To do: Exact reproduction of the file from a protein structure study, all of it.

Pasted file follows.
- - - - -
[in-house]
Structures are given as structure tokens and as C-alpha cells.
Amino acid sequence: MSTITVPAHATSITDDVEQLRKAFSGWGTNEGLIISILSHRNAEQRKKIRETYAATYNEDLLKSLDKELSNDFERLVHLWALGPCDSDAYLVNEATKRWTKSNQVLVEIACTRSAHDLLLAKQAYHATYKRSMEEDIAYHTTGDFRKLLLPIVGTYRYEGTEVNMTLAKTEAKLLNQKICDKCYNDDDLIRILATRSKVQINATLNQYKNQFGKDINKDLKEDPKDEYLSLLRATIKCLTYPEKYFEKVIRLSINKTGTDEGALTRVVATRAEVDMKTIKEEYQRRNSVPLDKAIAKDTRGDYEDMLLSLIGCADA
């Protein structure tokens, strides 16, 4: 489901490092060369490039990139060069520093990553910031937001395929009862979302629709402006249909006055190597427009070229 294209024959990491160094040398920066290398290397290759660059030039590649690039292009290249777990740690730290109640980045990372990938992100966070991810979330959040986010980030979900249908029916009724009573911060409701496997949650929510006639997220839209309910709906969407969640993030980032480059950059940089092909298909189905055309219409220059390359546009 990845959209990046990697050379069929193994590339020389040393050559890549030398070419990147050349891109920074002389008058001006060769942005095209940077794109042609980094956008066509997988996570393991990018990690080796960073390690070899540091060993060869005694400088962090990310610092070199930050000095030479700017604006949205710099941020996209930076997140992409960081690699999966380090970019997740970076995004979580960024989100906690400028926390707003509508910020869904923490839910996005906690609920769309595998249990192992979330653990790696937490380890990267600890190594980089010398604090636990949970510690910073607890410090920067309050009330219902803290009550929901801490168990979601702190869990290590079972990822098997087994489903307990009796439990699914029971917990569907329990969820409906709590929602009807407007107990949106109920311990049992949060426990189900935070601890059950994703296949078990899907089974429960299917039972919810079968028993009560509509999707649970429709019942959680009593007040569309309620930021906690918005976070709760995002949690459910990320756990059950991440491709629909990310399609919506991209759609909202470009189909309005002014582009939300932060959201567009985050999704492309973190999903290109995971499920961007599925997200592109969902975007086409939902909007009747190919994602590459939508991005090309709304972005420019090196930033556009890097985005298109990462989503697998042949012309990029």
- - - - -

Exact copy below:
[in-house]
Structures are given as structure tokens and as C-alpha cells.
Amino acid sequence: MSTITVPAHATSITDDVEQLRKAFSGWGTNEGLIISILSHRNAEQRKKIRETYAATYNEDLLKSLDKELSNDFERLVHLWALGPCDSDAYLVNEATKRWTKSNQVLVEIACTRSAHDLLLAKQAYHATYKRSMEEDIAYHTTGDFRKLLLPIVGTYRYEGTEVNMTLAKTEAKLLNQKICDKCYNDDDLIRILATRSKVQINATLNQYKNQFGKDINKDLKEDPKDEYLSLLRATIKCLTYPEKYFEKVIRLSINKTGTDEGALTRVVATRAEVDMKTIKEEYQRRNSVPLDKAIAKDTRGDYEDMLLSLIGCADA
């Protein structure tokens, strides 16, 4: 489901490092060369490039990139060069520093990553910031937001395929009862979302629709402006249909006055190597427009070229 294209024959990491160094040398920066290398290397290759660059030039590649690039292009290249777990740690730290109640980045990372990938992100966070991810979330959040986010980030979900249908029916009724009573911060409701496997949650929510006639997220839209309910709906969407969640993030980032480059950059940089092909298909189905055309219409220059390359546009 990845959209990046990697050379069929193994590339020389040393050559890549030398070419990147050349891109920074002389008058001006060769942005095209940077794109042609980094956008066509997988996570393991990018990690080796960073390690070899540091060993060869005694400088962090990310610092070199930050000095030479700017604006949205710099941020996209930076997140992409960081690699999966380090970019997740970076995004979580960024989100906690400028926390707003509508910020869904923490839910996005906690609920769309595998249990192992979330653990790696937490380890990267600890190594980089010398604090636990949970510690910073607890410090920067309050009330219902803290009550929901801490168990979601702190869990290590079972990822098997087994489903307990009796439990699914029971917990569907329990969820409906709590929602009807407007107990949106109920311990049992949060426990189900935070601890059950994703296949078990899907089974429960299917039972919810079968028993009560509509999707649970429709019942959680009593007040569309309620930021906690918005976070709760995002949690459910990320756990059950991440491709629909990310399609919506991209759609909202470009189909309005002014582009939300932060959201567009985050999704492309973190999903290109995971499920961007599925997200592109969902975007086409939902909007009747190919994602590459939508991005090309709304972005420019090196930033556009890097985005298109990462989503697998042949012309990029």